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Australasia

New Zealand: The Great Outdoors

by Matt Thomas

I was slightly short of the halfway point of my world tour, when I landed in Auckland on a pretty cold and wet August morning, or to quote my travel journal, “well, it’s p*ssing down!” The first thing that struck me was the size and shear scariness of a Maori man in dark glasses on his mobile phone and the second thing was the general friendliness of the people and the customs official in particular. Although having come from America as my previous stop, I was probably quite easily impressed on that score.

Auckland is a very pleasant, if strangely quite, city, especially for the biggest city in the country. Even at peak time on a Saturday the shops and streets were not deserted exactly, but a little quiet nonetheless. I stayed at Auckland Backpackers which had an excellent tour and travel desk (it’s well worth buying  backpacker card for discounts on transport, hostels and tours) and the facilities including a huge TV room were excellent. I am still not entirely sure what was going on, on the bunk above me on my second night mind you.

    The main highlights were the Tamaki Paenga Hira (Auckland Museum) where visitors are treated to traditional Maori dancing, the excellent Auckland War Memorial Museum, and Mt Eden, Auckland’s highest point. From the peak you can see into the dormant volcanic crater and see for miles in all directions over the city, a great photo spot. As I went in the autumn I did not get the chance to take in Auckland’s varied beaches of white sand on the east side and black sand on the west which is also the main surfer hangout. Those would be highly recommended in summer months.

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Kaikoura

With a ridiculously short three weeks, due to my own poor scheduling, to see both islands I shipped out to Rotorua. The main highlight being the Whakarewarema Thermal Village, where food can be cooked through geothermal heat in the ground, wrapping the food in foil sheets. Rotorua is also good fun for a hill top walk but aside from the overwhelming smell of the geothermal energy which is not dissimilar to bad eggs, there is not much more going on.

Wellington was my favourite city in New Zealand. It is overlooked by hills to the North that are ideal for mountain biking(hard work though!) and has a fantastic bustling night-life. There is also a rich cultural diversity to the city as well, as quaint wooden houses pepper the hillside which contrast with the affluent promenade area and vibrancy of the town centre. One thing to note is that it is windy most of the time, especially in the harbour area. The best place to start is the outstanding Te Papa Tongarewa – Museum of New Zealand. This mixes hi-tech graphic displays and hands on activities to give a fantastic overview of Maori culture and the country’s history. You could do a lot worse than amble lazily around the zig zag streets, stopping at the odd café or pub on the way or take a scenic drive up Marine Drive starting at Oriental Bay. You will see a variety of coastline from sand beaches to dramatic rocks and the aggressive sea.

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View of Picton North/South Island Ferry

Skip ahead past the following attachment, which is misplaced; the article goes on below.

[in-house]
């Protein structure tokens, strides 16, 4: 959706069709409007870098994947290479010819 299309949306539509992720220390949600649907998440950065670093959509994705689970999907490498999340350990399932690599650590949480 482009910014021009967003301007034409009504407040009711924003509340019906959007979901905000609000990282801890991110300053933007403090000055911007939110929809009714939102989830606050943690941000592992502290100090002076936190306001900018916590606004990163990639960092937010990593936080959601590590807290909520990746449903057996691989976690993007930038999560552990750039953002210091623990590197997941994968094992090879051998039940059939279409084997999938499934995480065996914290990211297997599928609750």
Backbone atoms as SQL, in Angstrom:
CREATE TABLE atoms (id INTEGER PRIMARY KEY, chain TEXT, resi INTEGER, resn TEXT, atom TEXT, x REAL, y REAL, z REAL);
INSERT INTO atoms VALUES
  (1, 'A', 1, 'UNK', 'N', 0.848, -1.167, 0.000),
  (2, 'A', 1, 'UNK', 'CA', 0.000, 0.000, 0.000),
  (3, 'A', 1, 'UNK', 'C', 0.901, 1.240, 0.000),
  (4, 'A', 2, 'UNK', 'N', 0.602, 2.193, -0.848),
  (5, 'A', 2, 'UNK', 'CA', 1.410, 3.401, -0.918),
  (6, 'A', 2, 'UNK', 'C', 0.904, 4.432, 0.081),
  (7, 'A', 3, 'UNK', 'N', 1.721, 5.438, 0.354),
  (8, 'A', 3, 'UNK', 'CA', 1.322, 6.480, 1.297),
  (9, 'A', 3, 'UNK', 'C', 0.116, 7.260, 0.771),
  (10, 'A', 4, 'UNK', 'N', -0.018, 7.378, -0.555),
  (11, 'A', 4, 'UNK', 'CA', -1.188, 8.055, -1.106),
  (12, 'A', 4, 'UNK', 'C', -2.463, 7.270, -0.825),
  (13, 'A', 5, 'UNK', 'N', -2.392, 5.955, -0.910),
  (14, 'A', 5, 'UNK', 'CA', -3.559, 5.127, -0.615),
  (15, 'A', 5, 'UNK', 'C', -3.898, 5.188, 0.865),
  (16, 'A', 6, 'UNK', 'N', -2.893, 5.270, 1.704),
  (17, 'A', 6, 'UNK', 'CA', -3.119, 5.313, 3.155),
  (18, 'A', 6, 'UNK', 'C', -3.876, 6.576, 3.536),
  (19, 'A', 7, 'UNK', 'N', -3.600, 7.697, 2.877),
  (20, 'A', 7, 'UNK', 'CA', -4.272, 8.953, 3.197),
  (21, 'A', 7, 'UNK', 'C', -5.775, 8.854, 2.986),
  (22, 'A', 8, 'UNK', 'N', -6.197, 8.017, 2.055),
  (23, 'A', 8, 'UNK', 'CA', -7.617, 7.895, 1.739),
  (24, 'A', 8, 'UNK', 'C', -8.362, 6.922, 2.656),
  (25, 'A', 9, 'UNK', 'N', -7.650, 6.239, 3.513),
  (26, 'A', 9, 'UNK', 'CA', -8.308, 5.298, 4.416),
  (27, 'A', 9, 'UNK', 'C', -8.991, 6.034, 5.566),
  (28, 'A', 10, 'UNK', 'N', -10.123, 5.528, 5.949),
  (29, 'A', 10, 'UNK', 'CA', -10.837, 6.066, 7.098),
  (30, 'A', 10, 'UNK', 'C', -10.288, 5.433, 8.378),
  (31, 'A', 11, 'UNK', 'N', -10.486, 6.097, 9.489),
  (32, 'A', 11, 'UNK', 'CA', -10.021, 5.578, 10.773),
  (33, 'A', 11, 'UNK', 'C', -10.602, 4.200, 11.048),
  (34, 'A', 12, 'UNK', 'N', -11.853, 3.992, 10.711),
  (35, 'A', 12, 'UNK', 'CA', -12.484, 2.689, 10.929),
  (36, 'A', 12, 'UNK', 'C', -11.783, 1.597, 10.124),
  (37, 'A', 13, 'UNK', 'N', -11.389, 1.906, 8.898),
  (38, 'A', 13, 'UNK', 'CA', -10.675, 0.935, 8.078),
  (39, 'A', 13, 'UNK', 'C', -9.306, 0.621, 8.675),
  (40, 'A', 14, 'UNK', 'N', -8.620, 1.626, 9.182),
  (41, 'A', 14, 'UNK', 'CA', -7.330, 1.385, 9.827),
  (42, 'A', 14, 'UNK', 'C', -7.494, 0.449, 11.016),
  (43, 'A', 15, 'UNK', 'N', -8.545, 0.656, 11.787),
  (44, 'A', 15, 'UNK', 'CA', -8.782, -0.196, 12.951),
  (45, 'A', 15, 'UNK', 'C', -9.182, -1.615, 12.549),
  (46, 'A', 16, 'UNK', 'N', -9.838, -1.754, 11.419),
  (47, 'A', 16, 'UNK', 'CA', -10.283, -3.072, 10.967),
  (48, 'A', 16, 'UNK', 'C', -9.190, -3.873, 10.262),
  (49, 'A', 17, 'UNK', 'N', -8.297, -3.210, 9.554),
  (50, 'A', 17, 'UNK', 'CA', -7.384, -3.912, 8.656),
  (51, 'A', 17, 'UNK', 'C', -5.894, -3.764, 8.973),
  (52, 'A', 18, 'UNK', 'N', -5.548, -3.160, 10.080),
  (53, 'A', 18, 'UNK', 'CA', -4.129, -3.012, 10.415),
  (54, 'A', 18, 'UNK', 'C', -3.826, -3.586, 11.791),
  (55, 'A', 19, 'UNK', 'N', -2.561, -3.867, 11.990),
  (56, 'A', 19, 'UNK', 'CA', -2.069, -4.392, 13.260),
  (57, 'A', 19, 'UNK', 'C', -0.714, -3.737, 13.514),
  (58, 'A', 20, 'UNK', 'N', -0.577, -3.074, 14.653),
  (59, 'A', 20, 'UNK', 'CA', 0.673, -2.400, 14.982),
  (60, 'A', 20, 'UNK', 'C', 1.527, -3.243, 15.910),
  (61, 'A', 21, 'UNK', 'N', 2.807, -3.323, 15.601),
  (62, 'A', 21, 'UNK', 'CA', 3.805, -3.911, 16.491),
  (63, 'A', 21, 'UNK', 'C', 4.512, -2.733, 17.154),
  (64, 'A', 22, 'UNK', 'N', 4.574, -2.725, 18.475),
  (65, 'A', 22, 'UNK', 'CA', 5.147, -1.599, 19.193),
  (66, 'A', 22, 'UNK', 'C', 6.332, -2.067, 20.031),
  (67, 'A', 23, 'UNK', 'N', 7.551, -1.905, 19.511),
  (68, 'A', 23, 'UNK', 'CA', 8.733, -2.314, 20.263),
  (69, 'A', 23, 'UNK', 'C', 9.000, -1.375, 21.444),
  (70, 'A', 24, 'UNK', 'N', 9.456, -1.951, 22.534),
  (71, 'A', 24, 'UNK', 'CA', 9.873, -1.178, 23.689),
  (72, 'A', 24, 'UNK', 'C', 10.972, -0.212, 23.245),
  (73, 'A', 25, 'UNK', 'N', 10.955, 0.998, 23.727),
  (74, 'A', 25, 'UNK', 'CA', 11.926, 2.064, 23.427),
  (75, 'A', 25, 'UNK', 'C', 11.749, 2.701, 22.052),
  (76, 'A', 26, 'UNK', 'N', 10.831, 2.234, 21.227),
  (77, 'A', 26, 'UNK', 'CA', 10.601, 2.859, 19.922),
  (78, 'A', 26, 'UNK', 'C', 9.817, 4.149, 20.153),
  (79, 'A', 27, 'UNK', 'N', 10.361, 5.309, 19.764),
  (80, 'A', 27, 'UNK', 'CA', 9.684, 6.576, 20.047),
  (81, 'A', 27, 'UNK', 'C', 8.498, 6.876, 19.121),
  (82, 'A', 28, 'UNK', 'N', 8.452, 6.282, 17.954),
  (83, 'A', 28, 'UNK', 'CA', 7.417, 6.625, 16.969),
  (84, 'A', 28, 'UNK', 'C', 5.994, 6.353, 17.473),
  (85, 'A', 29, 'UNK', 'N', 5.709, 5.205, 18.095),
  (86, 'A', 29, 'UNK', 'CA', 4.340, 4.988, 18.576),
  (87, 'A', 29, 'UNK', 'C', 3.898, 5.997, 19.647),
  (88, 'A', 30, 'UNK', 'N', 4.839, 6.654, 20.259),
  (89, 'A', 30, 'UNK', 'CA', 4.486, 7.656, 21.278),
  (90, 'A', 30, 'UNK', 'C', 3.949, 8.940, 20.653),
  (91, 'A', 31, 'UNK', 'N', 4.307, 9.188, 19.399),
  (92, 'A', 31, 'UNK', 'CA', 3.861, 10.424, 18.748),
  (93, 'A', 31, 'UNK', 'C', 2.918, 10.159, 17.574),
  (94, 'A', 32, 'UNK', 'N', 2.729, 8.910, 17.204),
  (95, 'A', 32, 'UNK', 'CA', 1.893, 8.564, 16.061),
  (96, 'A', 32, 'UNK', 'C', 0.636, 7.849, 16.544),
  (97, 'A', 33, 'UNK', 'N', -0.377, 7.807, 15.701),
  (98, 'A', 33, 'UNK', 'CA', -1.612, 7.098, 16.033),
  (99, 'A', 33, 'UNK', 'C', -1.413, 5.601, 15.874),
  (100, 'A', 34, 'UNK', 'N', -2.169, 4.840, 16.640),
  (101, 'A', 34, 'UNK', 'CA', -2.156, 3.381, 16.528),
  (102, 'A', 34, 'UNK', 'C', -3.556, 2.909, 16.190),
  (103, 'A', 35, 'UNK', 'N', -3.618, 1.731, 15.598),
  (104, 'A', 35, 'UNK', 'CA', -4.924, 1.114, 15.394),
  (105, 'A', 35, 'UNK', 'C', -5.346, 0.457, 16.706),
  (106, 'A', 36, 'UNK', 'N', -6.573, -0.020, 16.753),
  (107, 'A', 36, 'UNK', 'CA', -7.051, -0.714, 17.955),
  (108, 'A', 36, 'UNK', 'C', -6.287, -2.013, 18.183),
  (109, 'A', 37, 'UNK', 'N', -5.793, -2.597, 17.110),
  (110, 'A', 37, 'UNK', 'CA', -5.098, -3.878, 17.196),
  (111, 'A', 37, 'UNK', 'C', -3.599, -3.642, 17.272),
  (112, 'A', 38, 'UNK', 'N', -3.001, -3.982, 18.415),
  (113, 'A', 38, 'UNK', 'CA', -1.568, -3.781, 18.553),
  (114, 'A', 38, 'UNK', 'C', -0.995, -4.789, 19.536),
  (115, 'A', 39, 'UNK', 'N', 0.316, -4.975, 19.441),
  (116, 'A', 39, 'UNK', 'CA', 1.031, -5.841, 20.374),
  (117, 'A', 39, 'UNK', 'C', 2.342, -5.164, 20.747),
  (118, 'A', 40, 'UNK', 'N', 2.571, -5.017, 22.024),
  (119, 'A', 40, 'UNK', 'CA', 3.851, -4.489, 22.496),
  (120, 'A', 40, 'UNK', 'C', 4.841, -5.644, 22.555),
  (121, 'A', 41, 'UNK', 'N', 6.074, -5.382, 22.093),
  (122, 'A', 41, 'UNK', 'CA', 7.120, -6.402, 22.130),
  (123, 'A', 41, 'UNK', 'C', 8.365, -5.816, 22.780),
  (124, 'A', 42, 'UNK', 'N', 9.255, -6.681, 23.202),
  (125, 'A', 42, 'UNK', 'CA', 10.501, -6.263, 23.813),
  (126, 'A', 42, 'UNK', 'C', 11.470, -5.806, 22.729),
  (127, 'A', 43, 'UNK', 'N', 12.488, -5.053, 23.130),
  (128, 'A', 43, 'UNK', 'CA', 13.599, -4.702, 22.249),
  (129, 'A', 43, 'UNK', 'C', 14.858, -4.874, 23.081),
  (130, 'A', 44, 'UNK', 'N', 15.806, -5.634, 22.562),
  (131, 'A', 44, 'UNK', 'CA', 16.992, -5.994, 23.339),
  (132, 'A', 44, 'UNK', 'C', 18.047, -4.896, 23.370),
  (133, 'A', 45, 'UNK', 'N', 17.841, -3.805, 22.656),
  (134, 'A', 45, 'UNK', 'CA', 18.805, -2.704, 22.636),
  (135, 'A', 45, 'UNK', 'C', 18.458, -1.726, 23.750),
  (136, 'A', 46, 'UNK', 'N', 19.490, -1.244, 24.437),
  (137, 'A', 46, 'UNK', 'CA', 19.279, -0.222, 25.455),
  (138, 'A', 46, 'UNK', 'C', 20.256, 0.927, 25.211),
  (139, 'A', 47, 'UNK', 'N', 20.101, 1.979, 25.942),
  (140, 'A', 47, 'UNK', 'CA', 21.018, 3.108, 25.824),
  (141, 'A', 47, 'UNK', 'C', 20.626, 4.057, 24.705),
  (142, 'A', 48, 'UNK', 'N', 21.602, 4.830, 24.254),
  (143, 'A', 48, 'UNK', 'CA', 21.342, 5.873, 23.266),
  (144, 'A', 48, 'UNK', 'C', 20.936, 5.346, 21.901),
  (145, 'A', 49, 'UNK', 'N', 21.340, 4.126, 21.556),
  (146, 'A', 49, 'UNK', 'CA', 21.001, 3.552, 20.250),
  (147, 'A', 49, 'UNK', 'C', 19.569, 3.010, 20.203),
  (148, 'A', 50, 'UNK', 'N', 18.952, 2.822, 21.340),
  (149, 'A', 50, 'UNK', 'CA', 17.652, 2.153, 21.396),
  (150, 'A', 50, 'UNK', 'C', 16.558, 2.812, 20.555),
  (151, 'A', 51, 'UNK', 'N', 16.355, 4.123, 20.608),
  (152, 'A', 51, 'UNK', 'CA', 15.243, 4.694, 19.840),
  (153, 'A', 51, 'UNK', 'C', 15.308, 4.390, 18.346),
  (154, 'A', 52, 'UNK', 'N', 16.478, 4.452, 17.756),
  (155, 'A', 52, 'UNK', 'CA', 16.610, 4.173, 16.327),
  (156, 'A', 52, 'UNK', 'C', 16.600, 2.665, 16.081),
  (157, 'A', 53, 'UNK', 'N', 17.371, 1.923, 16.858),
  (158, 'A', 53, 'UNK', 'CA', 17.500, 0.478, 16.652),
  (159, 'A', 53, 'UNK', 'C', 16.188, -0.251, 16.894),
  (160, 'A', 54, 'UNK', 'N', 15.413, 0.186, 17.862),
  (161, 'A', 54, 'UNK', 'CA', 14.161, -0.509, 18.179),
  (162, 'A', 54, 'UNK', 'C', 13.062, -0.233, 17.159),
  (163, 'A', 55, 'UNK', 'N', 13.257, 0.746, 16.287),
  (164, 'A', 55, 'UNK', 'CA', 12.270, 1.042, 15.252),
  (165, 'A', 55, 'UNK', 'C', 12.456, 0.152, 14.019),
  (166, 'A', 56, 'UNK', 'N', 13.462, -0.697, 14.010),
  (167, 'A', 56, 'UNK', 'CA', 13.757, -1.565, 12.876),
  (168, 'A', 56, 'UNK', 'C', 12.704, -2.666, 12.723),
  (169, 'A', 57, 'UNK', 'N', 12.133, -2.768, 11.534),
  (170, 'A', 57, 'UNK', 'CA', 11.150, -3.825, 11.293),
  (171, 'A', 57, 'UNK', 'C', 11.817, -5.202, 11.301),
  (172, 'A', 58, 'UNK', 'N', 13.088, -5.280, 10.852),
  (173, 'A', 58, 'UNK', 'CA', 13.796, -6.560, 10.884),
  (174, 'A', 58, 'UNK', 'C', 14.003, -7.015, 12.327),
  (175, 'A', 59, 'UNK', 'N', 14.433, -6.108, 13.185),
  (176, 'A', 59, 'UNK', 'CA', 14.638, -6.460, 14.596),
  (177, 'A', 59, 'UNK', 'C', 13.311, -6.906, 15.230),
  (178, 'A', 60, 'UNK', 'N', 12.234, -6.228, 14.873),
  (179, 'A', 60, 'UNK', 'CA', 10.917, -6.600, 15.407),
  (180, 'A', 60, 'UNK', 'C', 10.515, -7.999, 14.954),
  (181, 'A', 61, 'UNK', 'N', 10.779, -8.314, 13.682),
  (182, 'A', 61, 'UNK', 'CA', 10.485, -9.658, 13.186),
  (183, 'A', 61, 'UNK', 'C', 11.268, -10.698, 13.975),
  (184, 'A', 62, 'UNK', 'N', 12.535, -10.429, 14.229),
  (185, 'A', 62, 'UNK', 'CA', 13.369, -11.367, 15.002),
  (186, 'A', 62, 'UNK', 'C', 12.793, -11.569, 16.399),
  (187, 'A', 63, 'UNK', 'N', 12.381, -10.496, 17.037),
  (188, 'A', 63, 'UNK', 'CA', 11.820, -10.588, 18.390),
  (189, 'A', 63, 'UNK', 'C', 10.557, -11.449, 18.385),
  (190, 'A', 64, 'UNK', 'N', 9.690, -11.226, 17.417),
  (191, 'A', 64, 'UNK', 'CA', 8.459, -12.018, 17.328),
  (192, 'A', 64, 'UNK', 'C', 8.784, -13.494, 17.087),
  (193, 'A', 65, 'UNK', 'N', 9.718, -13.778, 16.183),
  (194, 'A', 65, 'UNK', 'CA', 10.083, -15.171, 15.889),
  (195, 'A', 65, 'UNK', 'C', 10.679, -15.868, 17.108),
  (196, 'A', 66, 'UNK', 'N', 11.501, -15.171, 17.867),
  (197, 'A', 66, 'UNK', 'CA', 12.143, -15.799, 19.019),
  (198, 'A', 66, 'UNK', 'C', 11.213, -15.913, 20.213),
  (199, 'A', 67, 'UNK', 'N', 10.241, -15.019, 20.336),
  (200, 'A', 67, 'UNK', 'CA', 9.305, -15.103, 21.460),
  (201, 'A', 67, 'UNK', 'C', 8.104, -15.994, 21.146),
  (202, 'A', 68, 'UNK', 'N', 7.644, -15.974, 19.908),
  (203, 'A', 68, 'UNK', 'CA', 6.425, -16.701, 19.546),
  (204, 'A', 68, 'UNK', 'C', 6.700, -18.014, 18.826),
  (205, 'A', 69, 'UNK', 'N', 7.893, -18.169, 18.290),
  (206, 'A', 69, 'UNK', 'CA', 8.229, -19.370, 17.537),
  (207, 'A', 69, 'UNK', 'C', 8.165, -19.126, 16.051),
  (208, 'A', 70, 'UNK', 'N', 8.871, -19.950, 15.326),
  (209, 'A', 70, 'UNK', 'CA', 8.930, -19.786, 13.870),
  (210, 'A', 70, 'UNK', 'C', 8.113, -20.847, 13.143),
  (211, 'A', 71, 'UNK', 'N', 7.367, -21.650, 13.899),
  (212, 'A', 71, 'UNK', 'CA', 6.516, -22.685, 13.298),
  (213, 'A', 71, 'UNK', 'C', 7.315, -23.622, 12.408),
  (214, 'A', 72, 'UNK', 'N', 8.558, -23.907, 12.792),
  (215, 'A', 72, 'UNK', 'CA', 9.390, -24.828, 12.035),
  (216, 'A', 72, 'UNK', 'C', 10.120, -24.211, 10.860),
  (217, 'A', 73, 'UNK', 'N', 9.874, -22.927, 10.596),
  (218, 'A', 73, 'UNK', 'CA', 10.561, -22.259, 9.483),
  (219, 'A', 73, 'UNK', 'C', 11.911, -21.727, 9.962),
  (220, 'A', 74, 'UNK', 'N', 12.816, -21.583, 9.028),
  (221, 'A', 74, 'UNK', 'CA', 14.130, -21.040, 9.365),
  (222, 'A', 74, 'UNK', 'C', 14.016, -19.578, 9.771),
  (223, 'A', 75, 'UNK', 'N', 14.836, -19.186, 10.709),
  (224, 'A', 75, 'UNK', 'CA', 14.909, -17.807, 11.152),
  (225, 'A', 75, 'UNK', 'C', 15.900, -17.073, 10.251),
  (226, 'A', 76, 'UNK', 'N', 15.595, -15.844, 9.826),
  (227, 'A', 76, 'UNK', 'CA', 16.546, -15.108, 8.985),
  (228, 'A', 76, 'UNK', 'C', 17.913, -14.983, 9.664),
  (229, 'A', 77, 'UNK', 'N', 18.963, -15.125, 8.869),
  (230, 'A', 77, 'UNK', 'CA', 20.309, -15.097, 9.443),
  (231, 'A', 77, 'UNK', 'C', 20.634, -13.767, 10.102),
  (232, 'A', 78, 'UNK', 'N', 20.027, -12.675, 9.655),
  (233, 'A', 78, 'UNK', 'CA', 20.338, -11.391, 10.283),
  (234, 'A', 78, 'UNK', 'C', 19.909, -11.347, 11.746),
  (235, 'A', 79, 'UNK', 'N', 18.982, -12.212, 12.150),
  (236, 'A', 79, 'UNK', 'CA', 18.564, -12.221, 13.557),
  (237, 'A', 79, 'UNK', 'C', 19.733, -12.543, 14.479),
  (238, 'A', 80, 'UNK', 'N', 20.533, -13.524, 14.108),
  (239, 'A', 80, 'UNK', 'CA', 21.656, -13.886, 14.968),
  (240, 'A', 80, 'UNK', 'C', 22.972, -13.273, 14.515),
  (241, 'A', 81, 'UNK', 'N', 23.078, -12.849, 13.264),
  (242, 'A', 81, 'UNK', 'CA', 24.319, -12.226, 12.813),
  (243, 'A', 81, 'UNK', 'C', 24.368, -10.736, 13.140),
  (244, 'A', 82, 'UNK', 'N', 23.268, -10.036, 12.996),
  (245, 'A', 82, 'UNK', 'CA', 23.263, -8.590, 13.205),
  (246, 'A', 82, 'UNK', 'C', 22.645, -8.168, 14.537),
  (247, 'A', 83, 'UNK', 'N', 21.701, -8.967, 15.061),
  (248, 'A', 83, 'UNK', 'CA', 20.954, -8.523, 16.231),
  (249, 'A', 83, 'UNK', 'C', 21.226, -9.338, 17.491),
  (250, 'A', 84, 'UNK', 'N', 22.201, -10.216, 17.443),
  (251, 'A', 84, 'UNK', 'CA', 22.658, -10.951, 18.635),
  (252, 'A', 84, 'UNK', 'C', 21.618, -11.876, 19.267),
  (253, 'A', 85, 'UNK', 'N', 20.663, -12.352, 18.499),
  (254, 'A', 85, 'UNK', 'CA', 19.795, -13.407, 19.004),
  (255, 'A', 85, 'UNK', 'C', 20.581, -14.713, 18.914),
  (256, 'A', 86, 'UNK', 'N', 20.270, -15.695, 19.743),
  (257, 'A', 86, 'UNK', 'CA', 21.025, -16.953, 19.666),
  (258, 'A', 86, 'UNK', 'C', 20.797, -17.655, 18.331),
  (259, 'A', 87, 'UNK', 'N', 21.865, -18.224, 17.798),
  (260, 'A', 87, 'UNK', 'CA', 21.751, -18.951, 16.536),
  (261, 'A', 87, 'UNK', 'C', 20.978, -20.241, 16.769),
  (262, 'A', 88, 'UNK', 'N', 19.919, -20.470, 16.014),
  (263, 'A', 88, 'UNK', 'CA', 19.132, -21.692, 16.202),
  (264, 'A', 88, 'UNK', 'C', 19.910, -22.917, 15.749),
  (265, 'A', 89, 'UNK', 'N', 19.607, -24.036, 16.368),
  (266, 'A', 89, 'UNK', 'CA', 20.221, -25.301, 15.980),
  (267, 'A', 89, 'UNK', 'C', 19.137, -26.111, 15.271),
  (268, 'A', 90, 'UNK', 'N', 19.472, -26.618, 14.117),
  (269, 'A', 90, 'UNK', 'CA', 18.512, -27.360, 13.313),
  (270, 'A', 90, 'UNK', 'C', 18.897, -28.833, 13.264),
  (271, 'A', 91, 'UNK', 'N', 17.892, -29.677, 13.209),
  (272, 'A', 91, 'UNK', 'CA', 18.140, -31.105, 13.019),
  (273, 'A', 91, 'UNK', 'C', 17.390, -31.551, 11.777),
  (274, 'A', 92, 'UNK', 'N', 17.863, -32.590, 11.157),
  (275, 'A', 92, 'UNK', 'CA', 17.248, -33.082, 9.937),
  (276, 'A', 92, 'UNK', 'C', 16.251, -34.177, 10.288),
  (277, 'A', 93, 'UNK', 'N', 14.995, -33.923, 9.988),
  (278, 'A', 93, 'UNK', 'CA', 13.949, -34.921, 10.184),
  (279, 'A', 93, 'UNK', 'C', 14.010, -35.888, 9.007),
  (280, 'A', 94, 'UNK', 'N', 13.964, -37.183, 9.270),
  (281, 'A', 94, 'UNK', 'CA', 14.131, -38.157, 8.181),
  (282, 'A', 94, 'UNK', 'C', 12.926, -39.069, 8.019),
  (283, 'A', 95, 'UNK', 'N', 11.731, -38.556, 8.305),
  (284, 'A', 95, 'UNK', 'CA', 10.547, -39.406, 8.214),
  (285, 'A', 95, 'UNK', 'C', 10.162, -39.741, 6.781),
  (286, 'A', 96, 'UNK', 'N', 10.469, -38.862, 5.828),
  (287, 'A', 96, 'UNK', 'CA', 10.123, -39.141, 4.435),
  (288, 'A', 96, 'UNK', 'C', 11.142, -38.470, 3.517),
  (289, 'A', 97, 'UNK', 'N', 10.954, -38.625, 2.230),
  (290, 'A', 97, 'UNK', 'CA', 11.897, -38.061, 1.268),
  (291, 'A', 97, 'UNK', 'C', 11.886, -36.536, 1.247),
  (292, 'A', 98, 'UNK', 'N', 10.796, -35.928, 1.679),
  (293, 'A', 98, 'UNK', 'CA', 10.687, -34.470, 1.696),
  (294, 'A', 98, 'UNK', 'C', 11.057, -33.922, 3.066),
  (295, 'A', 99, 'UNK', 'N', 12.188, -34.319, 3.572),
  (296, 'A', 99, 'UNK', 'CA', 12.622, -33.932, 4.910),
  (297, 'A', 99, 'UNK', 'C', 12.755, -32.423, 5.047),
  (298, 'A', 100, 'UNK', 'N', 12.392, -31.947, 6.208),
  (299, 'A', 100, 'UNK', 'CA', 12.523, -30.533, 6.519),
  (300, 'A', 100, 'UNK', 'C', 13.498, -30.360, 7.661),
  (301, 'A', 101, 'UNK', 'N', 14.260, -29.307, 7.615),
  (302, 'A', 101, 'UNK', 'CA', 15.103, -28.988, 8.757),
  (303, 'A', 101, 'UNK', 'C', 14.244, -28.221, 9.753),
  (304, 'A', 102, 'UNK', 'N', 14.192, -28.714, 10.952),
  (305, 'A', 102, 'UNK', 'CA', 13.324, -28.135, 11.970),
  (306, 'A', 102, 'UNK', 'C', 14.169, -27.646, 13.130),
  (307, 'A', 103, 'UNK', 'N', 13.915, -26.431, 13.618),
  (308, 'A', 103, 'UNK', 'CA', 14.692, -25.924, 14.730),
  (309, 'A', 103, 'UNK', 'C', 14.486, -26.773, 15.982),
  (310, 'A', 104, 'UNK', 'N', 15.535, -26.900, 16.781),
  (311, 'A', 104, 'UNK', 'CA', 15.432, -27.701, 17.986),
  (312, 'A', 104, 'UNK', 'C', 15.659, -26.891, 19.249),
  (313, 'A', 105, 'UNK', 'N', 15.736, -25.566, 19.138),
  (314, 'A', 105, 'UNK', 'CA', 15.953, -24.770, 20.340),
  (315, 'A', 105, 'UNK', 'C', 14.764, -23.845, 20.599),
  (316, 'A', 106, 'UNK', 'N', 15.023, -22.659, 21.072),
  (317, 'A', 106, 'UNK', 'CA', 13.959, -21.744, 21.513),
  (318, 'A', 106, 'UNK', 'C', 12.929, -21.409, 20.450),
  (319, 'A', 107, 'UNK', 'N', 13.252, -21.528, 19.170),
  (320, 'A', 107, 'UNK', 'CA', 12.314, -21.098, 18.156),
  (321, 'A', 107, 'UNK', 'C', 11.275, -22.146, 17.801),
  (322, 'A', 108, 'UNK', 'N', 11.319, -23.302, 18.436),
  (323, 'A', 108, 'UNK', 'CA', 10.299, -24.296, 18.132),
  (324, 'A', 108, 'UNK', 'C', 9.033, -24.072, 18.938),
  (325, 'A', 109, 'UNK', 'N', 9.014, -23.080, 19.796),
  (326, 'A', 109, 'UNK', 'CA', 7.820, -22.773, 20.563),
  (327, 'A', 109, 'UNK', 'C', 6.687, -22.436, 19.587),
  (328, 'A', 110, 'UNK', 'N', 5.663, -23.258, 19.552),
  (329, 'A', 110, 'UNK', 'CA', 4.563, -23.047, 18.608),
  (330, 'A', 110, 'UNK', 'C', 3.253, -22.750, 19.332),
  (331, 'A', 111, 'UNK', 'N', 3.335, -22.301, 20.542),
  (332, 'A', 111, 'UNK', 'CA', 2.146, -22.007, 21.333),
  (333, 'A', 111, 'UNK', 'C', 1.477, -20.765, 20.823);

Kaikoura on the east coast of the South Island is a gorgeous spot. It is one of the few places in the world where one can see snow covered mountains form the beach. Hill top walks through the lush rolling countryside is the main attraction here, along with whale watching that can be done all year round. A perfect spot to relax for a day or two. “A contender for the most beautiful place in the world.” I wrote in my journal.

After a detour to Dunedin, I went to Queenstown, home for the world first commercial bungee at Kewara Bridge which I didn’t go on, but those who did tell me it’s awesome! I did go jet boating which was good fun but most certainly not worth $95 and was mainly memorable for bad jokes by the driver. Try and get a seat at the front.

In a country famous for its’ great outdoors’ activities, Queenstown is the home for this. Paragliding, river-rafting, skydiving, snowboarding in season and mountain biking are all available here. The countryside is beautiful and the air clean, it could not be more suited to extreme sports. If high octane is not your thing there are also plenty of hikes and fishing spots to keep you occupied. A short bus ride from Queenstown is Wanaka where the scenery is exceptional and the boarding and skiing just as good. I did find Wanaka slightly more relaxed than Queenstown which, while more popular, is much more tourist orientated.

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Queenstown

My last activity was a day spent on the glacier at Franz Josef. To summarise $120 gets you a day with a guide  hiking, climbing, having a lot of fun, and a few scary moments on a glacier. Being a glacier it is very cold on there, although being constantly on the move does help keep your temperature up. Take warm clothes and plenty of food and refreshments. If you don’t mind a few small jumps, hard work and testing moments hiking on ice, then it’s a brilliant way to spend a day.

New Zealand is a stunningly beautiful country. The diversity of the scenery from rolling green hills, rugged coastlines and black sand beaches to snow covered mountains and glaciers will take your breath away. It’s a haven for extreme sports fans as well as having some of the friendliest people and best night-life that I have found. Strongly recommended!